“A mob’s a monster; heads enough, but no brains.” – Benjamin Franklin
Folks, It is dangerous to be a public figure and to appear to be too reasonable. The two extremes will always find fault with you. That is, there will always be those who hate so much that nothing short of denunciations flowing from your lips will satisfy them. As that hate flows in both directions, you can see why standing in the middle of it might not be a comfortable place to be.
I am talking about President Obama. But a quick lesson from the 19th century American frontier will illustrate my point.
Western people were generally very hostile to the Indians. They stood to suffer most when hostilities broke out and they stood to gain the most if some excuse were found to push back or exterminate the tribes and open up the land to settlement. Folks in the East, however, far removed from the scene, tended to feel sorrier for the Indians.
A soldier on the frontier was caught in the middle.
George Armstrong Custer described the problem in his My Life on the Plains (1874):
How many military men have reaped laurels from their Indian campaigns? Does he strive to win the approving smile of his countrymen? That is indeed, in this particular instance, a difficult task. For let him act as he may in conducting or assisting in a campaign against the Indians, if he survives the campaign he can feel assured of this fact, that one-half of his fellow-citizens at home will revile him for his zeal and pronounce his success, if he achieves any, a massacre of poor, defenseless, harmless Indians; while the other half if his efforts to chastise the common enemy are not crowned with satisfactory results, will cry “Down with him. Down with the regular army, and give us brave volunteers who can serve the Government in other ways besides eating rations and drawing pay.”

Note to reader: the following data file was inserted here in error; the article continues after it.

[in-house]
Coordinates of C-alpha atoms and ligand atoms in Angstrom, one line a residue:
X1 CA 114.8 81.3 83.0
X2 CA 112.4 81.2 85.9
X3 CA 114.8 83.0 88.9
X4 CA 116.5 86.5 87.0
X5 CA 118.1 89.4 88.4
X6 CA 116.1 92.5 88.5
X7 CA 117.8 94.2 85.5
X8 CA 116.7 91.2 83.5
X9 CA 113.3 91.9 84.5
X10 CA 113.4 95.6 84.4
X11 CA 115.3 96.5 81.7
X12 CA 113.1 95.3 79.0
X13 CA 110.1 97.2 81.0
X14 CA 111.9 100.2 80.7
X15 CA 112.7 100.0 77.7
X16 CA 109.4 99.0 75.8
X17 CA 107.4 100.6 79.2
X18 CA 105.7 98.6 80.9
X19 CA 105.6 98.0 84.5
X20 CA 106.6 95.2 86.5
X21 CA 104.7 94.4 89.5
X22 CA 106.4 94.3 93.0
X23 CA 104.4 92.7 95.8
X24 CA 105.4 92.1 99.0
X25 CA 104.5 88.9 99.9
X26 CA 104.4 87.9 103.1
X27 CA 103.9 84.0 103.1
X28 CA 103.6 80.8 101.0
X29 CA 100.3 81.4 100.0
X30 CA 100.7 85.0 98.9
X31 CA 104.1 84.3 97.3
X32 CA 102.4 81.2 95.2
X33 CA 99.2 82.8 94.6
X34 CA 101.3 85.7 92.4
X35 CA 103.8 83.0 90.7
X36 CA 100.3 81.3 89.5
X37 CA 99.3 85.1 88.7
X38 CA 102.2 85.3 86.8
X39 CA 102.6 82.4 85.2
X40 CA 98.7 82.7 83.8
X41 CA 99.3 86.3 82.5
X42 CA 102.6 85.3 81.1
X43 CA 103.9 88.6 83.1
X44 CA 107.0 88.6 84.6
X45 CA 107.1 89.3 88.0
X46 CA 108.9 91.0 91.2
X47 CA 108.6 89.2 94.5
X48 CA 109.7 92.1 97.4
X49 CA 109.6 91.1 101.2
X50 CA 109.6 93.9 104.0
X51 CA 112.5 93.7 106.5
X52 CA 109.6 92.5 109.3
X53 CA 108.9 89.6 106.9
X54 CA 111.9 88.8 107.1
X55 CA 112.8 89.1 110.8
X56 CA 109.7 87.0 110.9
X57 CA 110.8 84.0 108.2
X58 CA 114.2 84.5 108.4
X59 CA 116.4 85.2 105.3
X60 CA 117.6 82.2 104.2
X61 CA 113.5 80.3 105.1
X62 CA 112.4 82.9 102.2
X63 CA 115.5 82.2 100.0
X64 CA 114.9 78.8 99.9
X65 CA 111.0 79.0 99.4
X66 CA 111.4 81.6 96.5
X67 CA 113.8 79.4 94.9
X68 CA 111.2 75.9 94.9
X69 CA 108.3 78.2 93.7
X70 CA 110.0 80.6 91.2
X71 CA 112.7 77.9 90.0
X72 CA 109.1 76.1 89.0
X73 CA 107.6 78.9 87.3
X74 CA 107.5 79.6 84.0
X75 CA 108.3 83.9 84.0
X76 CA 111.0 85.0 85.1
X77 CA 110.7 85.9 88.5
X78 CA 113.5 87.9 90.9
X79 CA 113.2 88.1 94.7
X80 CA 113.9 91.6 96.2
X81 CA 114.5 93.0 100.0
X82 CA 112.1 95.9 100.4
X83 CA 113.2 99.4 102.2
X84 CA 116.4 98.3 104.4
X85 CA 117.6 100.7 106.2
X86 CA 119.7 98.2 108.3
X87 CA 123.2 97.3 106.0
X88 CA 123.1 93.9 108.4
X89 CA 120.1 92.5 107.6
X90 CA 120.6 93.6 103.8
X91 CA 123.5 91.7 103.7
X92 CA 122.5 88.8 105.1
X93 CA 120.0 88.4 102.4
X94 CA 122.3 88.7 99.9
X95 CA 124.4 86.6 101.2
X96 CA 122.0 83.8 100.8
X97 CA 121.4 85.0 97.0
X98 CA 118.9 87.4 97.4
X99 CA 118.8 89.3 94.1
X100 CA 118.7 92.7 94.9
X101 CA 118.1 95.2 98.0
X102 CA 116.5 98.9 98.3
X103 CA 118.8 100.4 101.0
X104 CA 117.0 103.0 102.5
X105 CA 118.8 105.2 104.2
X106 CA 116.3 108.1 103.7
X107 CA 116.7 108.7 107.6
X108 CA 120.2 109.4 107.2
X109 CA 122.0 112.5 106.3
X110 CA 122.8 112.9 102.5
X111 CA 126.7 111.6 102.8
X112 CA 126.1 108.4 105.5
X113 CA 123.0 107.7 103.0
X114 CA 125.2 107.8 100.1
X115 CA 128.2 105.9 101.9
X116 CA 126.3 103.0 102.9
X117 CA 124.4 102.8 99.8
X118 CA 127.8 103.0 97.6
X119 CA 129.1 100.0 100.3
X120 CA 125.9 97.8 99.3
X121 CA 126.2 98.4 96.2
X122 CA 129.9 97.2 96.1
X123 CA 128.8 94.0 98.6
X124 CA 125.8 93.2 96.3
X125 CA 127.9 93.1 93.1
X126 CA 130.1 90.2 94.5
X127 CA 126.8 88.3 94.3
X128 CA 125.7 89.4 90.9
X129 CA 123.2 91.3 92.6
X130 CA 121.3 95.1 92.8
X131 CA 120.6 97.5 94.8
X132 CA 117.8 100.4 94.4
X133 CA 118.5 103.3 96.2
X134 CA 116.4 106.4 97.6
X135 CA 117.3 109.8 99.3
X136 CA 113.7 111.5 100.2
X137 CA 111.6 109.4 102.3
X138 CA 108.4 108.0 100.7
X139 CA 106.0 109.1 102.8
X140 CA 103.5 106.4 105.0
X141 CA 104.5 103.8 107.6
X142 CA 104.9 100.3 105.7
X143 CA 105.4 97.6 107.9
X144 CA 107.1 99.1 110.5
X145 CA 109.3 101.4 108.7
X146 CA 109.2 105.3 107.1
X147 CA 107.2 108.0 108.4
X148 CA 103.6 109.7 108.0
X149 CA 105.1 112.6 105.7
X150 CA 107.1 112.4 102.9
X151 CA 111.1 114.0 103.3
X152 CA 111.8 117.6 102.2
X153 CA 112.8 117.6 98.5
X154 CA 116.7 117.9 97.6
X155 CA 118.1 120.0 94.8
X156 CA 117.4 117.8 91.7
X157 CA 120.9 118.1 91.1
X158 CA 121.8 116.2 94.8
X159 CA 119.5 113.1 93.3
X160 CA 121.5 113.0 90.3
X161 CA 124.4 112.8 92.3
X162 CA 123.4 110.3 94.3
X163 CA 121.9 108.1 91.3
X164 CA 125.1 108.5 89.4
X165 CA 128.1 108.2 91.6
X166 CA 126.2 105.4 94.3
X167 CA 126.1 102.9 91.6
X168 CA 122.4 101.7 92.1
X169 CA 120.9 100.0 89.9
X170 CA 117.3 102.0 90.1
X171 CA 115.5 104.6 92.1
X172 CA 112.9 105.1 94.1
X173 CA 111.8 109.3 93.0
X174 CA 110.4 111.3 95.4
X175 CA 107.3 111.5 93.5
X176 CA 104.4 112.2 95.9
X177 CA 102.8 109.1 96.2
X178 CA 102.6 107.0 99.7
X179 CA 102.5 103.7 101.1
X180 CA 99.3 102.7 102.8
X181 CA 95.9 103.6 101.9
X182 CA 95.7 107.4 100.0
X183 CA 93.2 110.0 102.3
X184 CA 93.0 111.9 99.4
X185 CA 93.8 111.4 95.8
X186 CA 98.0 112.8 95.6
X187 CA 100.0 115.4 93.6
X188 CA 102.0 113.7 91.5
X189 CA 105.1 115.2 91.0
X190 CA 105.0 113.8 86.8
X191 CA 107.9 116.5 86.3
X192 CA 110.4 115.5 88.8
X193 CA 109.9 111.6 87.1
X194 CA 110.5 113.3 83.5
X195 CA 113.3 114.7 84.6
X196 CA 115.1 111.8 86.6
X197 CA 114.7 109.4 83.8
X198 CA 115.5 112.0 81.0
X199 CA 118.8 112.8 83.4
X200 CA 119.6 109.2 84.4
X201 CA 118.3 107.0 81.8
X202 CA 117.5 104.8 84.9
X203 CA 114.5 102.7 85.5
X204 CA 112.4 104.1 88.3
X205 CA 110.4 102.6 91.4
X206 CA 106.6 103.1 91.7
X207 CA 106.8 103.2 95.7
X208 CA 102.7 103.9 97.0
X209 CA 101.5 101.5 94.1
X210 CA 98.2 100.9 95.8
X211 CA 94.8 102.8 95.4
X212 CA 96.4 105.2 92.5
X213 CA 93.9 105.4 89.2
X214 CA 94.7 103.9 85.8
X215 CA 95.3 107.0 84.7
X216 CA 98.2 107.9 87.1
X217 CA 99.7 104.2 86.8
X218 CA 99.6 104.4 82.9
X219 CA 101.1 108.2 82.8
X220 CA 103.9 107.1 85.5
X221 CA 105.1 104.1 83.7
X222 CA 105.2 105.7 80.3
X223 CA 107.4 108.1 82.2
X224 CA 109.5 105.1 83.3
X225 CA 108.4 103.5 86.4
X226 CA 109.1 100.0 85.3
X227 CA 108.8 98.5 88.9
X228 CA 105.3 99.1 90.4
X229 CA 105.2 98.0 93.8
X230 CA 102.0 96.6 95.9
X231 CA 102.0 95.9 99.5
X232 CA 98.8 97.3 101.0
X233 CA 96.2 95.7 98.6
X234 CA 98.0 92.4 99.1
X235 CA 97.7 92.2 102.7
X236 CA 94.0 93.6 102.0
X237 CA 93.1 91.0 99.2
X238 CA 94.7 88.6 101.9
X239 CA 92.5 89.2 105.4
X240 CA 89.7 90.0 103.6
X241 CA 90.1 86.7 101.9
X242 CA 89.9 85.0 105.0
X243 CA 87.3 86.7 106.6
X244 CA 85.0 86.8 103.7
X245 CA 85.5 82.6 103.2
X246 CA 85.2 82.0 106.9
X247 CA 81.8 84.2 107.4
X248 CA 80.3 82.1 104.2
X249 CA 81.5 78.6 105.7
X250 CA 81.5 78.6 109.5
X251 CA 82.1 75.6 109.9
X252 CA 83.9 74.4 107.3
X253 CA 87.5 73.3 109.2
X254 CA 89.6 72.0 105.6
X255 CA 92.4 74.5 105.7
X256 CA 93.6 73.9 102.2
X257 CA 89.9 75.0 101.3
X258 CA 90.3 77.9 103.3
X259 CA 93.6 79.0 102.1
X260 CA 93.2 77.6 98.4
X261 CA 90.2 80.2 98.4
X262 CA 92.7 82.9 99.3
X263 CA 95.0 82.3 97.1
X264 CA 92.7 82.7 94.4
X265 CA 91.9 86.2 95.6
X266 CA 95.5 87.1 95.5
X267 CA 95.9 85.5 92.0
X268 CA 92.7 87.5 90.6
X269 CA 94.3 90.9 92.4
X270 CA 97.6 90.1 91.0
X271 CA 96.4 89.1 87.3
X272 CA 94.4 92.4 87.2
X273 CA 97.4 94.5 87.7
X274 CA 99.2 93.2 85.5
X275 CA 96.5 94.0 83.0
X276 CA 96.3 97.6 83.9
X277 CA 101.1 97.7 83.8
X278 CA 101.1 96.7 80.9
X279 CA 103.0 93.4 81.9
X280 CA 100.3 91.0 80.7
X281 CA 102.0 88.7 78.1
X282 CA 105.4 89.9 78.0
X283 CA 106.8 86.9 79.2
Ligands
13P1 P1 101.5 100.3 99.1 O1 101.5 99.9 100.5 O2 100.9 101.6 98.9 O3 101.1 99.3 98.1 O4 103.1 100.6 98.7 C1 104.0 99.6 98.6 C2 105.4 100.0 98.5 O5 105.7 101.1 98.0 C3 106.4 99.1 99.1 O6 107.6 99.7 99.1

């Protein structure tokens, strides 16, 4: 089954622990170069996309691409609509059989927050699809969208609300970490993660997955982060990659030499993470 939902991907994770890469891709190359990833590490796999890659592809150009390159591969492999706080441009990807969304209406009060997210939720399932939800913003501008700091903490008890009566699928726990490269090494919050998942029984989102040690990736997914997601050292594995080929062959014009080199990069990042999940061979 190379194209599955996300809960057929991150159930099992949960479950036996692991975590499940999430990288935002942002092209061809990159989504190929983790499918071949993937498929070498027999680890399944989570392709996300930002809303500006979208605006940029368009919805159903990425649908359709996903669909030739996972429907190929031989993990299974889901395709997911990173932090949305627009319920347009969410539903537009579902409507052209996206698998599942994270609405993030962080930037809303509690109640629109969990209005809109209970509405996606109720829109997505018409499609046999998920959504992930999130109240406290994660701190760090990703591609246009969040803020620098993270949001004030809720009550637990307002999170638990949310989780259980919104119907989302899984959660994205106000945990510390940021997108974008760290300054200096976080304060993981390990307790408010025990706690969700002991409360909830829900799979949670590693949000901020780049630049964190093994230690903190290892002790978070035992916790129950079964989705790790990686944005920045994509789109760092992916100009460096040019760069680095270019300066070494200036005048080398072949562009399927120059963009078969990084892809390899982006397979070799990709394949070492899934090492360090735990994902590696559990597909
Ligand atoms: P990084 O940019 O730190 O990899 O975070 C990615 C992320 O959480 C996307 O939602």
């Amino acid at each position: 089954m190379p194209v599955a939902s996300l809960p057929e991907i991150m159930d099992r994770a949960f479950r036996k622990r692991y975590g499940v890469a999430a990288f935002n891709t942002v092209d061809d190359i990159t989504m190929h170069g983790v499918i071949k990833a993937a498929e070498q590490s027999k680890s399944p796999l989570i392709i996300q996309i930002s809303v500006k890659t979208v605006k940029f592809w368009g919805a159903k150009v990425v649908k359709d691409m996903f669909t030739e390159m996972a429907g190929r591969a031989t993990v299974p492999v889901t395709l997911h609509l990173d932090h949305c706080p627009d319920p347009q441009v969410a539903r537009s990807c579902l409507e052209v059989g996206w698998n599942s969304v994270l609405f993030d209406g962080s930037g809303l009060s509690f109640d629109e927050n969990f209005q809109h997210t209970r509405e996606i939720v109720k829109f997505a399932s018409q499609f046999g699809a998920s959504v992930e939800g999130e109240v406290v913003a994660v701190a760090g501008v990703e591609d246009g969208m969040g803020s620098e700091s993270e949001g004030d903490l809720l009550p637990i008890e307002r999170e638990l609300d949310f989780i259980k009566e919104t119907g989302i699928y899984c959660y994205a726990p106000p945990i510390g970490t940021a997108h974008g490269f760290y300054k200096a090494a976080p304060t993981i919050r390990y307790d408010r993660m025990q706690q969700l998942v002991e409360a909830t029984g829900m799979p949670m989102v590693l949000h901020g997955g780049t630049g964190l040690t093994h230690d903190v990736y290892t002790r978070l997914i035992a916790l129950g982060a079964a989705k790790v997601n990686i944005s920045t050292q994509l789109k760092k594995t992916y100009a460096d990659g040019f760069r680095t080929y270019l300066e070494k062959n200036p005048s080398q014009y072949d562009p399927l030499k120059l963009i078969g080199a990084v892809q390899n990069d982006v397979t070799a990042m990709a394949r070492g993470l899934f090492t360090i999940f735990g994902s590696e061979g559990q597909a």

No. The middle is not a fun place to be. You’re everyone’s target, sometimes simply because you’re willing to be reasonable. Fanatics hate reasonable people, whether they are left- or right-wing fanatics. Fanatics like mobs.
Colonel John Chivington, a conservative Christian, led a righteous mob to Sand Creek. There are lots of potential Sand Creeks in America; lots of mosques; lots of righteous mobs.
Chivington said, “Damn any man who sympathizes with Indians!”
Does this sound familiar? It ought to.
Those who took a reasonable view of Native Americans in the 19th century were often labeled “Indian lovers.” In those days that was as bad a thing as a Muslim-lover today. President Obama, for his reasonable approach to Islam and the question of Islamic terror, is called not only a Muslim-lover but a Muslim.
And as we all know the old saw, that the only good Indian is a dead Indian. Anyone who is not vociferous enough in their denunciations is, as Custer and other officers found out, suspect: The only good Muslim is a dead Muslim.
“Damn any man who sympathizes with Muslims!”
President Obama has made the same discovery. A Newsweek poll released Monday shows that most Republicans believe that he “Favors the interests of Muslims” and worse, “sympathizes with the goals of Islamic fundamentalists who want to impose Islamic law around the world.”
If you look at the results of the poll. You find that, for example, that to the question, “As president, do you think Barack Obama has been tough enough in dealing with terrorists, or not tough enough?” that 43% say “yes, tough enough” and that 50% say, “No, not tough enough.”
It sounds like a poll frontier army officers like General Custer would have understood.
The partisan lines are clear in the poll results. Look at the following poll question: “Favors the interests of Muslims.” 59% of Republicans say “yes” but only 9% of Democrats and 28% of Independents. To the question, “Has generally been even-handed” the percentages are 34/82/62.